In market research, is agnosticism the new belief?

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Traditionally the term agnostic has been applied to people who have not had the courage of their convictions to settle for belief or refutation. However, over the last few years the term agnostic has become increasingly used in the area of market research, and indeed agnosticism appears to be the new creed for many of the suppliers to our industry and the prediction for many of the pundits forecasting the future.

Among the key areas where agnosticism is becoming a driving principle are:

  • Mode agnosticism – especially between online, mobile phone, and tablet.
  • Pull-Push agnosticism – between apps and browser based mobile research.
  • User agnosticism – between DIY, assisted serve, partners, and full-service.
  • Code agnosticism – between classic market research conducted under research codes, and other forms of research, such as Big Data and Social Media Research, which are as likely to be offered by non-research companies as research companies.
  • Sampling agnosticism – market researchers used to be believers in ‘the way’ (aka random probability sampling), but now the largest single method is the convenience sample (aka online panel) and alternatives are picked according to their merit (especially availability, speed, and price), rather than on a priori beliefs.

Why the change?
To me it seems as though there are three main reasons for this shift to agnosticism:

  1. The least good reason is that there are growing numbers of people in the research industry, as buyers and sellers, who do not know the beliefs (why one way might be methodologically better than another), so their agnosticism is based on not knowing and/or not caring.
  2. The second is a recognition that many of the most important questions should be answered by the buyer, not the seller. In the market research world before 2000 it was not uncommon for researchers to assert that they knew best, that they should define what was right and what was wrong, and to create the standards for what clients would be allowed to buy. If vendors realise that buyers are the people who should be defining standards and making choices, then they realise that the vendors need to be more agnostic, and less belief driven.
  3. It is currently very, very hard to know what is going to happen, over the next few years, with issues such as mobile versus online, with DIY versus full-service, and apps versus browsers. Some small companies will probably want to bet their future on a particular outcome, but most organisations will want to hedge one option against another.

So, what are your views? Do you agree that agnosticism is growing? If so, is it a good thing or a bad thing?

2 thoughts on “In market research, is agnosticism the new belief?

  1. I’m not sure I fully understand your article – it seems to conflate some different points. On one hand you argue that agnosticism is based on poor understanding of methodologies. On the other, you seem to be suggesting that market researchers won’t commit in terms of predicting the future. However, there is an emerging rationality in terms of ‘future prediction’ – largely as a result of ‘radical empiricists’ like Nassim Taleb. He asserts (and he’s right) that anyone who suggests they can predict the future (and we have to include market researchers who use research data to create forecasts) is a fool and/or charlatan. He’s right. Future prediction is a mug’s game. Therefore researchers are right if they hedge their bets – and don’t over-claim to what extent data compiled from lots of people with opinions might help predict the future. To some extent this might help explain the methodology ‘agnosticism’. There never is a right or wrong answer in terms of methodology when market research really is such an imprecise “science”. In fact it’s not a science at all. Give a bunch of researchers the same data set and each would write different reports with differing conclusions. So, if the reporting is so subjective what does it matter what methodology has been adopted?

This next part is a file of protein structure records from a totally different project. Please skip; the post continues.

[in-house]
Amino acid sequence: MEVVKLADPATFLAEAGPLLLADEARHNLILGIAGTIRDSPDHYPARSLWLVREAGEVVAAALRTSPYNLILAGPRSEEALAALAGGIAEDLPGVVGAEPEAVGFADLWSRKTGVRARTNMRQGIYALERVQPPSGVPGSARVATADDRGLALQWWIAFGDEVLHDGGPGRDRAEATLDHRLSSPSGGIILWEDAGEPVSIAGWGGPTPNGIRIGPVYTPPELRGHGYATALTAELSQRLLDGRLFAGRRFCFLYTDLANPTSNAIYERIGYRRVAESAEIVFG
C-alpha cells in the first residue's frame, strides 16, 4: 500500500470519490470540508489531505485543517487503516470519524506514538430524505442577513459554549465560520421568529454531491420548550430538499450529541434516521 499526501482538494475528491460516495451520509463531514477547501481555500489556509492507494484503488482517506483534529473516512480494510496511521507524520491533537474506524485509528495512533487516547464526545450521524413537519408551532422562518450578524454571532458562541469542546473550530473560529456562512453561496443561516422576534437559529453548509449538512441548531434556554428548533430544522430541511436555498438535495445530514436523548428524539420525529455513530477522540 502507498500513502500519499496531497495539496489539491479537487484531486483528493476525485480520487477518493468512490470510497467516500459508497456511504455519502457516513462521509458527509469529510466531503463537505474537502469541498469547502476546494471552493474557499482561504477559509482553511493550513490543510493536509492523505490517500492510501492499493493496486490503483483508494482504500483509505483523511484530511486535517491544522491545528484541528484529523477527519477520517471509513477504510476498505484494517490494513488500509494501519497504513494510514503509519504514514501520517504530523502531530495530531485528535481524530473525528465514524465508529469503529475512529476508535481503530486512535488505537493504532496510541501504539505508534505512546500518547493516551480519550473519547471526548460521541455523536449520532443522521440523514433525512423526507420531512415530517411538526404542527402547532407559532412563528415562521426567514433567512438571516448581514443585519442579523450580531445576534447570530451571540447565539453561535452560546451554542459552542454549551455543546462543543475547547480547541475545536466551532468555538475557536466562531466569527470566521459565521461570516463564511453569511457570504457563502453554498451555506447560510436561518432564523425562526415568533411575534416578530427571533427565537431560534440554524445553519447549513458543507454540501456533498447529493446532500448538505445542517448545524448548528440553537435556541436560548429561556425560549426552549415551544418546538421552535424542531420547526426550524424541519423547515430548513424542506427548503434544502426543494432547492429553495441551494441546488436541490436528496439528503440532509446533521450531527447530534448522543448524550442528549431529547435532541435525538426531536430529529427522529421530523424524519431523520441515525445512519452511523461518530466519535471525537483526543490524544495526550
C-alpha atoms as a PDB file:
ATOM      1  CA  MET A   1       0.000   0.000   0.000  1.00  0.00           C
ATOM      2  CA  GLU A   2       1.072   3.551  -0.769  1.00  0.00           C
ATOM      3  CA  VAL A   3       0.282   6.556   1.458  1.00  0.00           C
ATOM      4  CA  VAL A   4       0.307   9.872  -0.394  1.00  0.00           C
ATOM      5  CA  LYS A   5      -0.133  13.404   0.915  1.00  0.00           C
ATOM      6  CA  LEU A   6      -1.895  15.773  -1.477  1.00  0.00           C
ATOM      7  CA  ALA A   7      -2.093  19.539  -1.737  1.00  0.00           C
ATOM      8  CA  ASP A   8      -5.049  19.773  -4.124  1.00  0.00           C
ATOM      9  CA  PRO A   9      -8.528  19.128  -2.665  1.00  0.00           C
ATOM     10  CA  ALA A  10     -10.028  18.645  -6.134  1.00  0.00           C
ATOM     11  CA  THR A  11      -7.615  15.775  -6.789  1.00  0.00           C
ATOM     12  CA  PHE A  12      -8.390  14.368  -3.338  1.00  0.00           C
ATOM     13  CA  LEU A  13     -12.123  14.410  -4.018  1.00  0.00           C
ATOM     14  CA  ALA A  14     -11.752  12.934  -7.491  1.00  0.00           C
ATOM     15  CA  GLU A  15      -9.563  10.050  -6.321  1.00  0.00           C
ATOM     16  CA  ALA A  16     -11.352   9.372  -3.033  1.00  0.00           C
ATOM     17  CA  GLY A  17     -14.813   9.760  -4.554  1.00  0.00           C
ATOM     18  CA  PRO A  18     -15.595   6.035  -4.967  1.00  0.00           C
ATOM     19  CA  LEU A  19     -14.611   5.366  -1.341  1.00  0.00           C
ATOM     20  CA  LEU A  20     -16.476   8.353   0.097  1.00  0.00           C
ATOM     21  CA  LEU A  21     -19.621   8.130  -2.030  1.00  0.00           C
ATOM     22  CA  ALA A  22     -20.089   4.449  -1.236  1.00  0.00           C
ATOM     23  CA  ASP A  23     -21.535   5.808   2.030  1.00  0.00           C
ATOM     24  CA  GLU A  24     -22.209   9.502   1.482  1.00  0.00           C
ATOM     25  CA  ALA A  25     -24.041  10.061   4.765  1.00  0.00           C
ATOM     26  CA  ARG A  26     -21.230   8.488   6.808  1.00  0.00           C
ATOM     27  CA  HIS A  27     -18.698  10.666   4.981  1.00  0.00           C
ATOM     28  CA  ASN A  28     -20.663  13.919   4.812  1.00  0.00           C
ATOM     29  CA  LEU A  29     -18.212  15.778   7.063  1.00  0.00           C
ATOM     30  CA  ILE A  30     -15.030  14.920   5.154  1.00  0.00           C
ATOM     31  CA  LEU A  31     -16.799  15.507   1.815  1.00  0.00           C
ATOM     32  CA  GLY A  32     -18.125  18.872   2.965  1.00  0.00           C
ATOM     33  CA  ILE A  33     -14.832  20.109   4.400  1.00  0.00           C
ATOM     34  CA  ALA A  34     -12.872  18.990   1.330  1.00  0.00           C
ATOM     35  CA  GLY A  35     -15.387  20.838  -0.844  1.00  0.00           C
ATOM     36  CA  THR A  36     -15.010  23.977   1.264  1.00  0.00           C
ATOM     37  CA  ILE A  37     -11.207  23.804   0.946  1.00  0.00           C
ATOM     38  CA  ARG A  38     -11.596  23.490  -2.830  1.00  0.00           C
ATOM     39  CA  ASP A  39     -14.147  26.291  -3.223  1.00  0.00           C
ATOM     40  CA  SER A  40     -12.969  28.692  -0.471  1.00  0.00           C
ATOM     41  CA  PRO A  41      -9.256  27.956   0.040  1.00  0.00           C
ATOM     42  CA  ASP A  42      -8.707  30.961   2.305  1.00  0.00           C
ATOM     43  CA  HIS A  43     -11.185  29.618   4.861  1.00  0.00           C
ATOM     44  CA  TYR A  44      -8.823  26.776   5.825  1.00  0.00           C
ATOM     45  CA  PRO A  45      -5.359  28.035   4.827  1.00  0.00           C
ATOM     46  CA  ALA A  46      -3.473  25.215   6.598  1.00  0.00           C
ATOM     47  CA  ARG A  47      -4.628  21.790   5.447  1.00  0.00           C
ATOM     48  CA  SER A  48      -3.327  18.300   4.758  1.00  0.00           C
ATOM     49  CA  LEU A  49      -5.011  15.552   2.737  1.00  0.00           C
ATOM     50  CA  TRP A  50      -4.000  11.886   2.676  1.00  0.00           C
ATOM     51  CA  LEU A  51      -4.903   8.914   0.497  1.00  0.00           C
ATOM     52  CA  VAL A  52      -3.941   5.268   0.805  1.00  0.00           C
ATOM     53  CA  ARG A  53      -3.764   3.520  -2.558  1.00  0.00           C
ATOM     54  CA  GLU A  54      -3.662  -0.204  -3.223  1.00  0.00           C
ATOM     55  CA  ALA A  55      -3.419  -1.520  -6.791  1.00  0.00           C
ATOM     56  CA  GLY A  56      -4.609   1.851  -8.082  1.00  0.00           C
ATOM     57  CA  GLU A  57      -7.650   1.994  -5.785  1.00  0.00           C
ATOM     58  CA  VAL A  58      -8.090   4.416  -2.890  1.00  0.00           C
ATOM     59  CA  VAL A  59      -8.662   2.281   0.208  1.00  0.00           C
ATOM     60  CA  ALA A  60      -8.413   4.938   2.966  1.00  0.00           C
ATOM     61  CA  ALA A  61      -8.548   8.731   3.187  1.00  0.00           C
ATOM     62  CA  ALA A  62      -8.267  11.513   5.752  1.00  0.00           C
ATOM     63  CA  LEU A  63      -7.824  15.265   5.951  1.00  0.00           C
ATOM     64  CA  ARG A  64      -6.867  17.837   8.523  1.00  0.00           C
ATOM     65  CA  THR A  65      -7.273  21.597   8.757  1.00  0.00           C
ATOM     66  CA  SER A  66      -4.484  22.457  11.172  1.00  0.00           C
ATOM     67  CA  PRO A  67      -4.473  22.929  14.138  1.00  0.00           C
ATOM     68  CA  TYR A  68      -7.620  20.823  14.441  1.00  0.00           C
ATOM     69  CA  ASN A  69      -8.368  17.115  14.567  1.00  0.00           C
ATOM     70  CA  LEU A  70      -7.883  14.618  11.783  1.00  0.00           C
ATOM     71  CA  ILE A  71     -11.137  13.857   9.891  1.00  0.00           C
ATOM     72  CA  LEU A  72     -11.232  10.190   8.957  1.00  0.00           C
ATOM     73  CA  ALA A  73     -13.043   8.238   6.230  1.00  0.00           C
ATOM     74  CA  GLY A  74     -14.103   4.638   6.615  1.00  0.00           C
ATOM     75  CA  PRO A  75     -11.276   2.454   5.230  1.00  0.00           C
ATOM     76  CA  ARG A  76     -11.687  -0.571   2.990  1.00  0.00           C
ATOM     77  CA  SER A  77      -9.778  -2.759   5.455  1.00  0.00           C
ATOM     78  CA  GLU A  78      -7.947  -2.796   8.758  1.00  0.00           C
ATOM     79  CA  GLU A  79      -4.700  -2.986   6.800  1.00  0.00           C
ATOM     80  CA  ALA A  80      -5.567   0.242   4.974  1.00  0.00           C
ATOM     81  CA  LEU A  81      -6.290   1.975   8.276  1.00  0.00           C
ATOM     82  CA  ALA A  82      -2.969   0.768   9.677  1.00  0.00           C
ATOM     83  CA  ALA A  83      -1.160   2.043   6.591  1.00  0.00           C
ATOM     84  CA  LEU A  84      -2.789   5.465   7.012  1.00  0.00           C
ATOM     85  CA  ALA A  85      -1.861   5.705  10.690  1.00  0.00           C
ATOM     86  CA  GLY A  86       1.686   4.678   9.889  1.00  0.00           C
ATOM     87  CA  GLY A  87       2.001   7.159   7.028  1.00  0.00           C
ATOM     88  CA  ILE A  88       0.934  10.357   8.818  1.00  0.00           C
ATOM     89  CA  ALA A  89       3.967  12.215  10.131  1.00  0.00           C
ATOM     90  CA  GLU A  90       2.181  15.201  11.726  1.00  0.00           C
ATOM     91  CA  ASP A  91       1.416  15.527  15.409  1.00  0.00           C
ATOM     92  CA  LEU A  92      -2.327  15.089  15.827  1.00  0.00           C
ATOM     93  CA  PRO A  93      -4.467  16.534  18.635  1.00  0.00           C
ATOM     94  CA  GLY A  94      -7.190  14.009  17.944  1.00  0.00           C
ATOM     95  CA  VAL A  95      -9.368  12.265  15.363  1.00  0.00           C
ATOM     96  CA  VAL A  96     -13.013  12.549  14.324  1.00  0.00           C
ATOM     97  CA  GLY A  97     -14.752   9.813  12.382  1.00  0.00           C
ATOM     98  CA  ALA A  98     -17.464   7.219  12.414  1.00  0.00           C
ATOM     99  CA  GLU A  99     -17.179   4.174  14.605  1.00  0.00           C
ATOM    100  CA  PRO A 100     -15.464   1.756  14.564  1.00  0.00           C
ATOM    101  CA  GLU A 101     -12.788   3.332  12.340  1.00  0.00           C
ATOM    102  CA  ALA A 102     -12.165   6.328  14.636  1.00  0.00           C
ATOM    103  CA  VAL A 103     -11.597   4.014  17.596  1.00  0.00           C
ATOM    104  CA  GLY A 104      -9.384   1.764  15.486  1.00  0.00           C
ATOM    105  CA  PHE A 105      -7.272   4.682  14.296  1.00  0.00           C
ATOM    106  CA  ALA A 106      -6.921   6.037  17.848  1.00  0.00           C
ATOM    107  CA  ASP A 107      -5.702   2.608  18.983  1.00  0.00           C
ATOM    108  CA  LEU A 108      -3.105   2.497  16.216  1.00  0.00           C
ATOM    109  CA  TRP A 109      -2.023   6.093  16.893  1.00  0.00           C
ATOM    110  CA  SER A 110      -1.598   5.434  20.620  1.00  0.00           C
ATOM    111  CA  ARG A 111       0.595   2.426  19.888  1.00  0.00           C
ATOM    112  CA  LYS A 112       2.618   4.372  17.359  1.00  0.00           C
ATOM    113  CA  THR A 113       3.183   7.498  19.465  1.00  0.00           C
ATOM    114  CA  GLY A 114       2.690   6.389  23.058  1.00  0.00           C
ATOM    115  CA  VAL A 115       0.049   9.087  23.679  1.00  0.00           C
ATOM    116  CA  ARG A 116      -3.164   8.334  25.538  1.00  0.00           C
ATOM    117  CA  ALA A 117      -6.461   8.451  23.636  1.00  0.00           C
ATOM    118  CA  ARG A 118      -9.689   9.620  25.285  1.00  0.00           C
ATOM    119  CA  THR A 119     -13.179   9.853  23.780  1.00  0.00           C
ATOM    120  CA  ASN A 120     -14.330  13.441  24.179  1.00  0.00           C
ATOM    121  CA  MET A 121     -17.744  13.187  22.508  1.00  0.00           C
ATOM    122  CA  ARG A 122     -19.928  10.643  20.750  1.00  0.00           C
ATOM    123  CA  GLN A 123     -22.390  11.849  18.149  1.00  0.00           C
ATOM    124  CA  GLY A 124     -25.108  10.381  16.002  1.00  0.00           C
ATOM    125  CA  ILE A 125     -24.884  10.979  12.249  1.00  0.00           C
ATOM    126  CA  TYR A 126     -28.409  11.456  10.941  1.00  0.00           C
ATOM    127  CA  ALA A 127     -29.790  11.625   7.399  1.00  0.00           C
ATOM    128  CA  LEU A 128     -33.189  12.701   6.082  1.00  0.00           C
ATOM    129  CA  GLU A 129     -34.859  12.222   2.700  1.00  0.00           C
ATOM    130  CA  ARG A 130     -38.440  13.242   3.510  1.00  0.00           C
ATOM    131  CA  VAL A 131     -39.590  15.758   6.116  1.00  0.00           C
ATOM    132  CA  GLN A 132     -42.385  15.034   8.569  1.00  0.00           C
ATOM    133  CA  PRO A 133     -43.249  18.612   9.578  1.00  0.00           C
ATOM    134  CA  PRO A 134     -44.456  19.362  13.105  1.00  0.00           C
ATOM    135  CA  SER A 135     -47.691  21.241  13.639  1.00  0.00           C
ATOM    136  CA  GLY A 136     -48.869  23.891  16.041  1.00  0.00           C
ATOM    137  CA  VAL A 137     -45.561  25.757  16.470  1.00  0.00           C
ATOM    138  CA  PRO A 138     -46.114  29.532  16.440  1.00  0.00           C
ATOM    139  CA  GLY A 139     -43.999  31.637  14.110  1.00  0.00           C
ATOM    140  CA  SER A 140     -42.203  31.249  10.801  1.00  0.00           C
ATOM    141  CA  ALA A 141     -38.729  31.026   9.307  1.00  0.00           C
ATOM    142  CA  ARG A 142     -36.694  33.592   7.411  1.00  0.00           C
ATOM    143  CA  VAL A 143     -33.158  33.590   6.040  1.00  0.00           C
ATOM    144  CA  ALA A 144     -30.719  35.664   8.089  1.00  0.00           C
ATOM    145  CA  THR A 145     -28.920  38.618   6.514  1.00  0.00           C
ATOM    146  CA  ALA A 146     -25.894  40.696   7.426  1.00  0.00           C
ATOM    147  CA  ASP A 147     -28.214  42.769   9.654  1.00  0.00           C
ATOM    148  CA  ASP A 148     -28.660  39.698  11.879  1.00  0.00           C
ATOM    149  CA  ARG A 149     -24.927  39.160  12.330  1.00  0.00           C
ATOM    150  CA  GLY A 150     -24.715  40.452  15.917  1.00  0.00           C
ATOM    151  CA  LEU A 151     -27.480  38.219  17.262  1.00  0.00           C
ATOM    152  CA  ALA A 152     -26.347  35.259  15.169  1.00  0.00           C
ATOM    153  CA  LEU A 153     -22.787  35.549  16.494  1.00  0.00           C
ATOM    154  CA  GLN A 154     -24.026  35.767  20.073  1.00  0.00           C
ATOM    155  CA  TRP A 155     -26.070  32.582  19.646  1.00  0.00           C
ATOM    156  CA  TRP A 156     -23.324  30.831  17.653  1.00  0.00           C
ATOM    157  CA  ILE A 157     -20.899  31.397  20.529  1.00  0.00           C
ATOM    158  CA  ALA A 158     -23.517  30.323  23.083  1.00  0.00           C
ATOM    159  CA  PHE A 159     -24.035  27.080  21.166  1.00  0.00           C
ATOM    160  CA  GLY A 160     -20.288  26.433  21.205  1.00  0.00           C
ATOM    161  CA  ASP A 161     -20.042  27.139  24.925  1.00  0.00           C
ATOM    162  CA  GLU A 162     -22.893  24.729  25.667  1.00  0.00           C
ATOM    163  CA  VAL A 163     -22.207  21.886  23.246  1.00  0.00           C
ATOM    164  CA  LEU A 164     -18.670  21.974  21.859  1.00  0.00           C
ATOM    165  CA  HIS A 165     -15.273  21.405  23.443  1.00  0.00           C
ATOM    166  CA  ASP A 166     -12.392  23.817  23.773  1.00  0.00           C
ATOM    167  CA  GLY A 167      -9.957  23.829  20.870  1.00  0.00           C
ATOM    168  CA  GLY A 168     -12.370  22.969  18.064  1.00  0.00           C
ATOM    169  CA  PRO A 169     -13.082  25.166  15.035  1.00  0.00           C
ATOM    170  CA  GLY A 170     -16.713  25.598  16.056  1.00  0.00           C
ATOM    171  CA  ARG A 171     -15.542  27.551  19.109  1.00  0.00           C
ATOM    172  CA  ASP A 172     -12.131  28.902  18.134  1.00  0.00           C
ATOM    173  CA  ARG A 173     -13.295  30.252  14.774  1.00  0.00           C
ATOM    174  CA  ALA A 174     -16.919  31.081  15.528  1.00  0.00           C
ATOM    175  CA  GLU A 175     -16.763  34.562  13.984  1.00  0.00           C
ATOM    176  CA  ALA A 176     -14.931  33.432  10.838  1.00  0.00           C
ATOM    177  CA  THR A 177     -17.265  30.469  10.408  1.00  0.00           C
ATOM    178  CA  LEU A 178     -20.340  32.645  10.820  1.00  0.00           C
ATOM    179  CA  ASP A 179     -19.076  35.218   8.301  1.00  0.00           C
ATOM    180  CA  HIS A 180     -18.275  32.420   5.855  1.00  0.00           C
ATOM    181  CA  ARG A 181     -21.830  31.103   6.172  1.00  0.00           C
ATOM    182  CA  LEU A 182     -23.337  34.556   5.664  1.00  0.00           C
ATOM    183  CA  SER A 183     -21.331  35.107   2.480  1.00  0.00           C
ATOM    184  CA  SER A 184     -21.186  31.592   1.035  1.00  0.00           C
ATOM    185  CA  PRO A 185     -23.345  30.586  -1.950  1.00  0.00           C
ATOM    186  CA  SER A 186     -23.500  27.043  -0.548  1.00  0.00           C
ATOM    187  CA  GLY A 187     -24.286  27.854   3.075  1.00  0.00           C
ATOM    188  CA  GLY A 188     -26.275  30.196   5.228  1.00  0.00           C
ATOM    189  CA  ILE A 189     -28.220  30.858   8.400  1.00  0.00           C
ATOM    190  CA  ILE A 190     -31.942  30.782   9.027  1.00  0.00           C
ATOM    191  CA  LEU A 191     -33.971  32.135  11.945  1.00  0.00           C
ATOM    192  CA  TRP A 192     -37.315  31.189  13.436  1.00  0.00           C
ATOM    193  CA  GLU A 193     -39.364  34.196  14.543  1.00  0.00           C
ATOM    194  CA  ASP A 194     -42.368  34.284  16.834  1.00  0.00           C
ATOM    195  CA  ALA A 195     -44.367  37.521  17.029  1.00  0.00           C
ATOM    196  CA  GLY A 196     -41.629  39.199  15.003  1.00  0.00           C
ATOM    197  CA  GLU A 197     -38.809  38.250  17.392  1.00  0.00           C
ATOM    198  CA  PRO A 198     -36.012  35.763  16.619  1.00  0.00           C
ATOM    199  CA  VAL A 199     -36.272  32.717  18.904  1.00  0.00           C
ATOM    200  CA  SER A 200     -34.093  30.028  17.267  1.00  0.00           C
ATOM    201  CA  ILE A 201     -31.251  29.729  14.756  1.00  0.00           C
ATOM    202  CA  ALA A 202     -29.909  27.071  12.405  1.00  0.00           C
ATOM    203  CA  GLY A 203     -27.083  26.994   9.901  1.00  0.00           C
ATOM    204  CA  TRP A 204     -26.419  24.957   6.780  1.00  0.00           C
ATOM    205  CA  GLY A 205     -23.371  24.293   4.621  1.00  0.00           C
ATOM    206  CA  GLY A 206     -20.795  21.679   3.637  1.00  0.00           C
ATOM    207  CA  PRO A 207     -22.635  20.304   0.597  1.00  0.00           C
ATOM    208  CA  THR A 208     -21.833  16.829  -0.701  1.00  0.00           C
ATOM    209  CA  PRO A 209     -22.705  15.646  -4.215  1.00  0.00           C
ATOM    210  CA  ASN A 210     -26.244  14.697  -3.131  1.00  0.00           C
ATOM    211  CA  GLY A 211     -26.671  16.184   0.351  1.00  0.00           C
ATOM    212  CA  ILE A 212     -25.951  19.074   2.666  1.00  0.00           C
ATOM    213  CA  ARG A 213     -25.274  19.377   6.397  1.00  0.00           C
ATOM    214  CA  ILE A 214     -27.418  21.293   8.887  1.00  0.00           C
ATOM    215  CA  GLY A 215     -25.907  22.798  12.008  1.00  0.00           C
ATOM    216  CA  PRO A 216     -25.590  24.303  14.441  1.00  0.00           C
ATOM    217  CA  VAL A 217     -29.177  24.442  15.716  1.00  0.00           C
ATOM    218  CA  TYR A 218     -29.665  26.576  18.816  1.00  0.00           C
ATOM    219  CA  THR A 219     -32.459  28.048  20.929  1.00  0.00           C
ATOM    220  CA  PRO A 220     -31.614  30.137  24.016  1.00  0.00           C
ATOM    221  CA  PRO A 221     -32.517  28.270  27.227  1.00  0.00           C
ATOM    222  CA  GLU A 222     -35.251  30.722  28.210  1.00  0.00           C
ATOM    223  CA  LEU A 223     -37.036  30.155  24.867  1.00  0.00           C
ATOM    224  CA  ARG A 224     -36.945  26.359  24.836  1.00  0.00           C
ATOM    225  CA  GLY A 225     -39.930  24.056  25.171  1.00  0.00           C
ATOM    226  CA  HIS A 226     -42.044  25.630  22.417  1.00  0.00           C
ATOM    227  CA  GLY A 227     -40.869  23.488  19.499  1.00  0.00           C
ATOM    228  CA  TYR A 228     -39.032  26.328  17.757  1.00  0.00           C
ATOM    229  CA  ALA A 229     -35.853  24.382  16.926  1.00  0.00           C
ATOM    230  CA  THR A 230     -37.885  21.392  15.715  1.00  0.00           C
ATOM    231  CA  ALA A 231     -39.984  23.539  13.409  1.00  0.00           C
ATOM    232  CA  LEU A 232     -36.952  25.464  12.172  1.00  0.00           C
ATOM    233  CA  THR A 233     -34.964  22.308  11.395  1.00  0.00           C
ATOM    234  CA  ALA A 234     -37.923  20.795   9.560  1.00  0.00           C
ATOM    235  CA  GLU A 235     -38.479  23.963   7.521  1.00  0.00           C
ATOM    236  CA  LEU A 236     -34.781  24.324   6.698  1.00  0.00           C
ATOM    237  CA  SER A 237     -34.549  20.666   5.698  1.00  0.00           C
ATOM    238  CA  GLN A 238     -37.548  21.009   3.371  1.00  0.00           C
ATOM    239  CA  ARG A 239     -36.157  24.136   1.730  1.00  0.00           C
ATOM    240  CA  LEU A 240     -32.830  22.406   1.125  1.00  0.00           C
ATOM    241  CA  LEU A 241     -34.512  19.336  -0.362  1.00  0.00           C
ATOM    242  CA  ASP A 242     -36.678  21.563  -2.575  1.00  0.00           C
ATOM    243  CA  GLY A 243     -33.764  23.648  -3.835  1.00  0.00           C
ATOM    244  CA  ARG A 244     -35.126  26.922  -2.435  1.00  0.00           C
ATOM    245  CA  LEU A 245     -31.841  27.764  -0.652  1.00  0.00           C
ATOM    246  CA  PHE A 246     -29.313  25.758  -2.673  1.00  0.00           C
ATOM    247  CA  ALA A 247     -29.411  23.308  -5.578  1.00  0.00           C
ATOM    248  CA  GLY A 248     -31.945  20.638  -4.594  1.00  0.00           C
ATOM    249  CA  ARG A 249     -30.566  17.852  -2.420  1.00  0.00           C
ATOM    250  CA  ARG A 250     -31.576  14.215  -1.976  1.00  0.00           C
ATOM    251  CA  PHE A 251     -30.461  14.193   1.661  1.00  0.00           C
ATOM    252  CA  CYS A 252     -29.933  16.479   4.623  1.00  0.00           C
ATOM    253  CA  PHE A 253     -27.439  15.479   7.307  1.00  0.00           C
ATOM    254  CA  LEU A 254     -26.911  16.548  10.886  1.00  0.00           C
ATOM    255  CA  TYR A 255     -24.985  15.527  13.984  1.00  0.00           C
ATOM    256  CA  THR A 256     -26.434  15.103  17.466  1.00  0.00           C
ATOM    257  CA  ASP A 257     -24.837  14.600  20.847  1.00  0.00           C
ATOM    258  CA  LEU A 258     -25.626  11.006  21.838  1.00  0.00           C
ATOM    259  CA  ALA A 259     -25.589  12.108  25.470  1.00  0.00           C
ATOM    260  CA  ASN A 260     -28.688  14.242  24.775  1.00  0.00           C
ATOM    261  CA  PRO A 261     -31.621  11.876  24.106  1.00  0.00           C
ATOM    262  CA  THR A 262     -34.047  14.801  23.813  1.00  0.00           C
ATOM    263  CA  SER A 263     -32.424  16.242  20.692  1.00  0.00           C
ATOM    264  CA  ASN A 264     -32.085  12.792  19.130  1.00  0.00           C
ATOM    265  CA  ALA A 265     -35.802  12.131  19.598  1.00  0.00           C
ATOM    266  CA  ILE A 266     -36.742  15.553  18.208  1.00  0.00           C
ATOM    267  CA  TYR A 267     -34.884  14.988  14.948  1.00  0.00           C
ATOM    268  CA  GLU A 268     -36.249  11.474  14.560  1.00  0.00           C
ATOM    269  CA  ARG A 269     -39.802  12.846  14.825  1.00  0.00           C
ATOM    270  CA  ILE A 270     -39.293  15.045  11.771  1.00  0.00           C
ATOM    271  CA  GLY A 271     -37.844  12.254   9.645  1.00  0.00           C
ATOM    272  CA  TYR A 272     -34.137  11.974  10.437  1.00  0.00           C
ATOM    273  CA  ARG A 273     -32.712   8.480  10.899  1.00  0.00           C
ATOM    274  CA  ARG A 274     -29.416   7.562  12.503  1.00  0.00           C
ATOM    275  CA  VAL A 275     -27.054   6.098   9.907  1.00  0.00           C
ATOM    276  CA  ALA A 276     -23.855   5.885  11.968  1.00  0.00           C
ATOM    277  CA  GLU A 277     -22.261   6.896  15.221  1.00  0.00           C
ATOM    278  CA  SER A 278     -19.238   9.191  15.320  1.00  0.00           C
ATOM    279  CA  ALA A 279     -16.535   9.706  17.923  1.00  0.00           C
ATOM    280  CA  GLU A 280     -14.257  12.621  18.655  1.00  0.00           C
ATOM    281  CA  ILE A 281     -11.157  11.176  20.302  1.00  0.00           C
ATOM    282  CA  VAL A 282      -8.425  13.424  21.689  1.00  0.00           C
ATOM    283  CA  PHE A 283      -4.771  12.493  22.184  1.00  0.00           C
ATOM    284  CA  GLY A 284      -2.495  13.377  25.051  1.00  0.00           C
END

2. Interesting post Ray. I like to think of myself as ‘pragmatic with standards’ which you could call agnostic.

    Pragmatism with standards is the heart of any good quality hybrid research. As an example, in a current project we interviewed part of the sample online and part through CATI – simply because that method was best for the respondent – and then combined the results. This is probably a fairly common thing to do, but years ago, I would have taken the purist line and let the methodology dictate to me what to do, and kept the results separate and therefore less usable. The point is though that we didn’t do this blindly; we compared the results from each method before we combined them to make sure they weren’t different in ways that could not be explained by other factors.

    I think the rise in agnosticism is a good thing, if I interpret that to mean the ability to consider different points of view rather than blind adherence to an established approach. I personally think that buyers are better off using suppliers who are adept in multiple methods, rather than those who push just one. That’s the best kind of agnosticism.

    There are two kinds of people who push just one – the lazy and the purists!

    1. There are some lazy suppliers who will use the cheapest/easiest method without giving the consequences any thought. (It is the supplier’s job to do this not the buyers).
    2. The MR industry has also had its fair share of ‘I am right’ purists for whom the only way is their way.

    Sue

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